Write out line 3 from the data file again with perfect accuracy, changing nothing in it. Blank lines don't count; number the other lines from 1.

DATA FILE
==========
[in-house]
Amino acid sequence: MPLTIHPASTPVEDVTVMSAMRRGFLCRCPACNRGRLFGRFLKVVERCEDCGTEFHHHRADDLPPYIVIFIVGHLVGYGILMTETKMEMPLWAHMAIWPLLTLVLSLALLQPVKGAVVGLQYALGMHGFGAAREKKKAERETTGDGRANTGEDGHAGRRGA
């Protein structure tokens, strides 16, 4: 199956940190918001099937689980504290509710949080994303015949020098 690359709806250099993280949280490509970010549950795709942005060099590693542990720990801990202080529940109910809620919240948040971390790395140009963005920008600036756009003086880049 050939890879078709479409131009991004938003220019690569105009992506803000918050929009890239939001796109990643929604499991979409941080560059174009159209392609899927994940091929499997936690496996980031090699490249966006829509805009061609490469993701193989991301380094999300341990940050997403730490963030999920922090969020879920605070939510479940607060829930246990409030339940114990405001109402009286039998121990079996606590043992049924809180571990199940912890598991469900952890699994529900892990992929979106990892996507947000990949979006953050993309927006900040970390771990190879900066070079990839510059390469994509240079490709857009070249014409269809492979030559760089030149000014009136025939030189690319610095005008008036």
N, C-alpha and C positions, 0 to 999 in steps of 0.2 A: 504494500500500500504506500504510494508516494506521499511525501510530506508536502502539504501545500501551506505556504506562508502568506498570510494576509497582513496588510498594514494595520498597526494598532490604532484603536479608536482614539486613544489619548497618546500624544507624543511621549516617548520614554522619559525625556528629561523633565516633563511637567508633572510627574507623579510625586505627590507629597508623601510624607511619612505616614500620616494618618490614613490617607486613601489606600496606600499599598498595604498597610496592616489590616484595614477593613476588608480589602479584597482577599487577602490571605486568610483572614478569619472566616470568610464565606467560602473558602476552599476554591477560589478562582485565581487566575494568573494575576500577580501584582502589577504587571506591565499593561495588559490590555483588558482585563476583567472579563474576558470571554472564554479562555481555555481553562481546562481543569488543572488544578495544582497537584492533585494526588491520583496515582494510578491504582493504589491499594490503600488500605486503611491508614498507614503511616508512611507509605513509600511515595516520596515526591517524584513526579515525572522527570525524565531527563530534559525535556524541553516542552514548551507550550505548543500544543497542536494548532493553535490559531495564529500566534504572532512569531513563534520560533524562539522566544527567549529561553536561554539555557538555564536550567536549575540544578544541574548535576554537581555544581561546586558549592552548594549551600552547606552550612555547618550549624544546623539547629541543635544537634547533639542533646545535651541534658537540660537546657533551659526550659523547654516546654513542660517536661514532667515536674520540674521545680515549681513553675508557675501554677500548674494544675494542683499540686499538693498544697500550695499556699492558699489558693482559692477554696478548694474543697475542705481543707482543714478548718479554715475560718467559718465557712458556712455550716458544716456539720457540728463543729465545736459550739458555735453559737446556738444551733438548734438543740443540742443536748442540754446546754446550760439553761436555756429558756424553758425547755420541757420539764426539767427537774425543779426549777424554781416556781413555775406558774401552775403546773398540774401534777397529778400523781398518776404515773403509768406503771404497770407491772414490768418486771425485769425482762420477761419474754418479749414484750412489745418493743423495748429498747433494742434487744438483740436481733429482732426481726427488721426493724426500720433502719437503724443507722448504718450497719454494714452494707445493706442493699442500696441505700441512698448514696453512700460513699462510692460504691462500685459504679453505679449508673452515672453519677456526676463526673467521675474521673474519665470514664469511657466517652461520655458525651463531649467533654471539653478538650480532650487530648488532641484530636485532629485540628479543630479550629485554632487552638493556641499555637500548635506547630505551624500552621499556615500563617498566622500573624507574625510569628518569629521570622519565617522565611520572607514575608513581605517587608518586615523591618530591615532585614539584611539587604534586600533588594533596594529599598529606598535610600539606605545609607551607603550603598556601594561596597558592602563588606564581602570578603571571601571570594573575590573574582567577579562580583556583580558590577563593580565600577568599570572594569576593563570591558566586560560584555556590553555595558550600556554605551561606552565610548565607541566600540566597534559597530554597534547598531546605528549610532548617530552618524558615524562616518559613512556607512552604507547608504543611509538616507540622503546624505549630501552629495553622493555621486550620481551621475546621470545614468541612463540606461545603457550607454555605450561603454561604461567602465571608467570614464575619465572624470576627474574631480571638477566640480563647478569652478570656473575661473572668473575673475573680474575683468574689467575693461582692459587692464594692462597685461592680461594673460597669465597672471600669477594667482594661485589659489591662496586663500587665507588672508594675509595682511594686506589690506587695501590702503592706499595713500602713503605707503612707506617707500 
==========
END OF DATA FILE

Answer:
């Protein structure tokens, strides 16, 4: 199956940190918001099937689980504290509710949080994303015949020098 690359709806250099993280949280490509970010549950795709942005060099590693542990720990801990202080529940109910809620919240948040971390790395140009963005920008600036756009003086880049 050939890879078709479409131009991004938003220019690569105009992506803000918050929009890239939001796109990643929604499991979409941080560059174009159209392609899927994940091929499997936690496996980031090699490249966006829509805009061609490469993701193989991301380094999300341990940050997403730490963030999920922090969020879920605070939510479940607060829930246990409030339940114990405001109402009286039998121990079996606590043992049924809180571990199940912890598991469900952890699994529900892990992929979106990892996507947000990949979006953050993309927006900040970390771990190879900066070079990839510059390469994509240079490709857009070249014409269809492979030559760089030149000014009136025939030189690319610095005008008036």